Rocky Shores

In the study area rocky shores usually occur at sites of moderate to high wave energy. Only 14 kilometres of total coastline consist of pure rocky shores.
All rocky shores of the study area are developed on beach rock, which consists of consolidated marine beach sediments cemented by calcium carbonate. Also most of the supratidal rocks are built of marine beach rock sheets, forming rocky outcrops, cliffs and terraces. Most of the cliffs are below two metres high, but some reach up to nearly 20 metres.

The mainly rocky intertidal is dissected by beachrock platforms, tidal channels, crevices, sandy patches and rock pools, partly filled with tidal water. A few centimetre-thin veneer of sand or mud often lies on the rock sheets. Particularly at sheltered sites, such as crevices in between the rocks, sand accumulated. But in some cases sand layers can be found on top of rock platforms as well. Moving down to the mid eulittoral, the shore sometimes gets sandier. Rock fragments and outcrops of the continuous beachrock layer break through the sand cover.

Suaeda sp., Seidlitzia rosmarinus, Bienertia cycloptera and the parasitic Cistance tubulosa are the typical plant species at the littoral fringe.
In the mid eulittoral flat cyanobacterial mats formed on little rocks or on sandy patches. The presence of cyanobacteria is mostly the reason for the dark colour of the intertidal rocks.
Rocky shores in the study area are not as productive as other types of ecosystem. The enormous heat and desiccation during low tide in summer mean extreme stress for every kind of biota. Therefore, only various sheltered places such as crevices, rock pools, holes, and the underside of boulders are inhabited highly specialised animals.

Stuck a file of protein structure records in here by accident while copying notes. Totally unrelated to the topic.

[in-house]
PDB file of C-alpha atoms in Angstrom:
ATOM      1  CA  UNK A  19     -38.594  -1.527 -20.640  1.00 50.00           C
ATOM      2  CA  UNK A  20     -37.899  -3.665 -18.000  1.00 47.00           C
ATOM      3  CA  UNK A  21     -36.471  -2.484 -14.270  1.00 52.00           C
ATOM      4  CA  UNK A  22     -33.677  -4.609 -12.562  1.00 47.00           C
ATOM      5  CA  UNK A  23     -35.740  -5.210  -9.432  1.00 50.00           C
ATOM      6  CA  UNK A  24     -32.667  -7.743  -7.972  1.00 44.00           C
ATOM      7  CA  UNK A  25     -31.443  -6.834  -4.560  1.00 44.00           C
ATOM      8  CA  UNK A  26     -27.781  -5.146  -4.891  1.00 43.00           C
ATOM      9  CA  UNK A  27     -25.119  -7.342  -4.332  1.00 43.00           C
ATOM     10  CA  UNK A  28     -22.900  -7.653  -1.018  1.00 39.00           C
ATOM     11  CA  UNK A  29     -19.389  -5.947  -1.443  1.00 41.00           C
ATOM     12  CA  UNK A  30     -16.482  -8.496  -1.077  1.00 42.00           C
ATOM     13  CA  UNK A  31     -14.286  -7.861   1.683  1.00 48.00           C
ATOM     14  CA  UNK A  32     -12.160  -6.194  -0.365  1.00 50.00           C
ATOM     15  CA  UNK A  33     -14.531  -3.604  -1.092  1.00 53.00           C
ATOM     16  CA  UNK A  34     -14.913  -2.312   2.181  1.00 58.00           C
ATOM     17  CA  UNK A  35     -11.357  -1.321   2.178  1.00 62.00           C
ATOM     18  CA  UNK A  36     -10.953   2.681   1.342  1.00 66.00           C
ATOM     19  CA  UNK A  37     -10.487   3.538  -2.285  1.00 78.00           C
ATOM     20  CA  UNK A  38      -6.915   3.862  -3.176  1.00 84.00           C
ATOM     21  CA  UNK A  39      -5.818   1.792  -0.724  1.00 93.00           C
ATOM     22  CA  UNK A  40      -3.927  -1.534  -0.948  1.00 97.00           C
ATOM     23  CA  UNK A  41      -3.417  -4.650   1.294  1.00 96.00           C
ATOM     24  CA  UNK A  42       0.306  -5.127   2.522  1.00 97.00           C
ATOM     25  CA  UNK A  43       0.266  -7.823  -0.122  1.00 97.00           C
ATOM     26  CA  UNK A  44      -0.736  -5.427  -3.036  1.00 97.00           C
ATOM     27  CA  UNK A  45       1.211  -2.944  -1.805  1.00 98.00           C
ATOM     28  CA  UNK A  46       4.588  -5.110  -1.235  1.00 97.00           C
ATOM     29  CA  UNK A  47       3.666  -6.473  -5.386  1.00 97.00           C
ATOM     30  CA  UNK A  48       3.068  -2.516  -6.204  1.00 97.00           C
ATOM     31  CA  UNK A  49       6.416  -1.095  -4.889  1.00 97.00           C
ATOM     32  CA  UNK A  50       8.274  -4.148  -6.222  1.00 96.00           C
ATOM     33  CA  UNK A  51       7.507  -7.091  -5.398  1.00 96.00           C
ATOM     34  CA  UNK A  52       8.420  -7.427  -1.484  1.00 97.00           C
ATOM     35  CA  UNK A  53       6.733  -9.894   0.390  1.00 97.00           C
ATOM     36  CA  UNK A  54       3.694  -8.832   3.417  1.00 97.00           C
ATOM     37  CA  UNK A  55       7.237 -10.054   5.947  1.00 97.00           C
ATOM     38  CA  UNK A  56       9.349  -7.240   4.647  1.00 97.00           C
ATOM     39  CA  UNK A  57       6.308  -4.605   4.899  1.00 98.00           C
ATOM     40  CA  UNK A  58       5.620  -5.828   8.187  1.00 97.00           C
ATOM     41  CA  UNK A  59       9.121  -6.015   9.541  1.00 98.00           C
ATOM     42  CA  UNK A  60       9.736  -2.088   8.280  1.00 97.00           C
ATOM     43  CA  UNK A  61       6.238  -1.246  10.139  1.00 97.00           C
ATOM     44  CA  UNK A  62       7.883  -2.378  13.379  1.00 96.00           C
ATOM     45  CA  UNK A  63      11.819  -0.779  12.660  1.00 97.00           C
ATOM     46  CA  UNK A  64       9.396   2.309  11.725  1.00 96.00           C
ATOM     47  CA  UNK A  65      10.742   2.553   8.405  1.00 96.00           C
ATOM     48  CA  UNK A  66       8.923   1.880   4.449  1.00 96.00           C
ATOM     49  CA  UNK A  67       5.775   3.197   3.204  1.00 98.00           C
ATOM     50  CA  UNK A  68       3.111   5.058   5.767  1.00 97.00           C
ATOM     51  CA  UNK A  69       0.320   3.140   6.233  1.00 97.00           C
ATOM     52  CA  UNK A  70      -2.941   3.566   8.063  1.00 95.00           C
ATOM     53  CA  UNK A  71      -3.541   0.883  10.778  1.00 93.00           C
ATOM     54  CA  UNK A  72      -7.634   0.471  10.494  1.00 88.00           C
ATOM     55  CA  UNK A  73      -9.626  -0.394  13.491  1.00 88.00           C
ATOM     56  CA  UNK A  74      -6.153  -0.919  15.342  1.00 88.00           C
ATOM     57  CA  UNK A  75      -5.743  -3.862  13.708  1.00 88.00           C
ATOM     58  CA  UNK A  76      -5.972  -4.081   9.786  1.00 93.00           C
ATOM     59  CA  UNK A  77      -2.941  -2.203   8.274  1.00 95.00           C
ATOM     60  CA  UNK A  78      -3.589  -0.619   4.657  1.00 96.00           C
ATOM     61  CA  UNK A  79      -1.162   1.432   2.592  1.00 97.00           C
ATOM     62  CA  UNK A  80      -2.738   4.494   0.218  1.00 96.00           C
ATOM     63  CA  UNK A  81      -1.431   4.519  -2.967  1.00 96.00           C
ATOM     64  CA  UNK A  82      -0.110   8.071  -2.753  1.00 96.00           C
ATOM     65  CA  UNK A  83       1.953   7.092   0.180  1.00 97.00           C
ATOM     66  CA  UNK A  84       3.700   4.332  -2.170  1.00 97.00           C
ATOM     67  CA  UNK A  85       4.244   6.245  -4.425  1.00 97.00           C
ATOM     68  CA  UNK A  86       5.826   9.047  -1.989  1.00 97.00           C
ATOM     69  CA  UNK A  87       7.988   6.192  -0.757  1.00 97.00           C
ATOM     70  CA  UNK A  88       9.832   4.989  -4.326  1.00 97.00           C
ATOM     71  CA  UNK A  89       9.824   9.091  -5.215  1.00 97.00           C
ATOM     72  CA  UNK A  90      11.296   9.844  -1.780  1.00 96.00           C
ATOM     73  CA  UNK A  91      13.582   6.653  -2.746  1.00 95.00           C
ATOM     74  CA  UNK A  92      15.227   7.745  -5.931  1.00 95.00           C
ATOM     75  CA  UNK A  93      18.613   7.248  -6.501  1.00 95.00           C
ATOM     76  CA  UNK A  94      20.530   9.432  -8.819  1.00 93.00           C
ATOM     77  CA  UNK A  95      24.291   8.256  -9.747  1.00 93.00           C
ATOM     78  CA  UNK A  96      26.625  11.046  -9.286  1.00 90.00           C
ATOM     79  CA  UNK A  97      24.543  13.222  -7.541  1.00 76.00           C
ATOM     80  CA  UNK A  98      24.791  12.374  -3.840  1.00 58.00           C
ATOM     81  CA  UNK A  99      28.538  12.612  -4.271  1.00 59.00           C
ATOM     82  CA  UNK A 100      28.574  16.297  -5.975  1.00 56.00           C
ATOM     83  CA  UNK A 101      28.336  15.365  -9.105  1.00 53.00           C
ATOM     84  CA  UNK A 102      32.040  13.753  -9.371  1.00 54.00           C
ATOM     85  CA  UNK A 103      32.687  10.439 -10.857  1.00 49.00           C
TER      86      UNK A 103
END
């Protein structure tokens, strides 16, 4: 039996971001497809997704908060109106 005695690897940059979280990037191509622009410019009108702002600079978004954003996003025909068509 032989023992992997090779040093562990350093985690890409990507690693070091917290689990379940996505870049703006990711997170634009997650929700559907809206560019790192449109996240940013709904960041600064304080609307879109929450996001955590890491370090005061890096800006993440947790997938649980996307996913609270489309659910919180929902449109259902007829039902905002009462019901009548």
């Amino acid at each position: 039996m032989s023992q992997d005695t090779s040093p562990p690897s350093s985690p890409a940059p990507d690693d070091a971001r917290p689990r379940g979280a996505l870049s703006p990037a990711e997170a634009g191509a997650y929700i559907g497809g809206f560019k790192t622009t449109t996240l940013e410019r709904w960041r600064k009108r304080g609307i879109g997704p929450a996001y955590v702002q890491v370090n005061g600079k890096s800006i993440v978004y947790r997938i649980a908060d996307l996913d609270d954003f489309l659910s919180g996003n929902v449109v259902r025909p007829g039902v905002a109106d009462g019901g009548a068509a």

The crab Scopimera crabricauda lays out its burrows in sandy patches. Another crab, Metopograpsus messor, is present under rock boulders.
Nodolittorina subnodosa populate rock surfaces and pools. The serpulid worm Potamoleios krausii settles at sheltered positions of beach rock boulders.
Gastropods such as Pirinella conica or Cerithium scabridum graze on cyanobacterial mats.

Most of the rocky shores in the study area were heavily affected by the 1991 Gulf War Oil Spill. At some locations life was completely destroyed. Especially at very exposed sites, large quantities of oil accumulated in the upper eulittoral zone and at the littoral fringe. Where the oil got on sandy parts or patches, it polluted the substrate down to 25 centimetres. But on the rocks it couldn’t penetrate into the ground at all and was fully exposed to wind and sun. That increased evaporation and turned the oil into a more or less thick layer of highly viscous tar. The more oil accumulated on the rocks, the longer it took for the sun and wave action to break the crust. Those physical impacts created erosive tidal channels and cracked the tar crust into a mostly polygonal pattern. By this way, the tar got removed piece by piece during high tides.



Rocky shore at

Ras al- Abkhara

in October 1991

  Very much of the oil was removed during the first three years after the spill. At some locations remaining oil residues were covered by new sand until 1994. Only at severely oiled sites the tar cover was still there in 1994. At those places life was very restricted. Where the fauna of the upper intertidal was completely destroyed, recruitment went on very slowly and no recovery was reached until 1993/1994. But at sites that weren’t affected that heavily, species diversity and abundance increased much faster and even reached normal values in the zone below the littoral fringe until 1995.  


Rocky shore at

Ras al- Abkhara

in June 1994


In general, the littoral fringe and upper eulittoral recovered quite fast. Oil residues of the 1991 Gulf War Oil Spill were present only in protected situations, but some layers of younger residues were visible. Even most severely oiled rocks were free of oil in 1999. At some sites the typical fauna of the littoral fringe area returned relatively slow. This was due to the different reproduction patterns of key species in one nutrient chain and caused significant annual fluctuations in the number of individuals.


(Barth 2002) (photos: F. Krupp)